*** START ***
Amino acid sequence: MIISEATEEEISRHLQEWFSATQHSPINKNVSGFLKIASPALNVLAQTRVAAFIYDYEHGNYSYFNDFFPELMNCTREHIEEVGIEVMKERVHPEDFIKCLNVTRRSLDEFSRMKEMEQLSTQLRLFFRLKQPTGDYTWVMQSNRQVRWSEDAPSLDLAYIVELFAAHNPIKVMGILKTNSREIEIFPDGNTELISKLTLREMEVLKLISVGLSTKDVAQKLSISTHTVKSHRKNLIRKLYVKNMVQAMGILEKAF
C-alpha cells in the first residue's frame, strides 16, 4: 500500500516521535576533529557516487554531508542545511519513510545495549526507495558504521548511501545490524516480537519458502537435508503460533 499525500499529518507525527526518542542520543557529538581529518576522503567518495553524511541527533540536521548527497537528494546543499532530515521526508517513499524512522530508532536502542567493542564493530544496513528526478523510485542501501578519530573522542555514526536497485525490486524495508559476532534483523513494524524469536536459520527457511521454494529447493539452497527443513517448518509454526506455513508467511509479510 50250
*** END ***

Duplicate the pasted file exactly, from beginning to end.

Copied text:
Amino acid sequence: MIISEATEEEISRHLQEWFSATQHSPINKNVSGFLKIASPALNVLAQTRVAAFIYDYEHGNYSYFNDFFPELMNCTREHIEEVGIEVMKERVHPEDFIKCLNVTRRSLDEFSRMKEMEQLSTQLRLFFRLKQPTGDYTWVMQSNRQVRWSEDAPSLDLAYIVELFAAHNPIKVMGILKTNSREIEIFPDGNTELISKLTLREMEVLKLISVGLSTKDVAQKLSISTHTVKSHRKNLIRKLYVKNMVQAMGILEKAF
C-alpha cells in the first residue's frame, strides 16, 4: 500500500516521535576533529557516487554531508542545511519513510545495549526507495558504521548511501545490524516480537519458502537435508503460533 499525500499529518507525527526518542542520543557529538581529518576522503567518495553524511541527533540536521548527497537528494546543499532530515521526508517513499524512522530508532536502542567493542564493530544496513528526478523510485542501501578519530573522542555514526536497485525490486524495508559476532534483523513494524524469536536459520527457511521454494529447493539452497527443513517448518509454526506455513508467511509479510 50250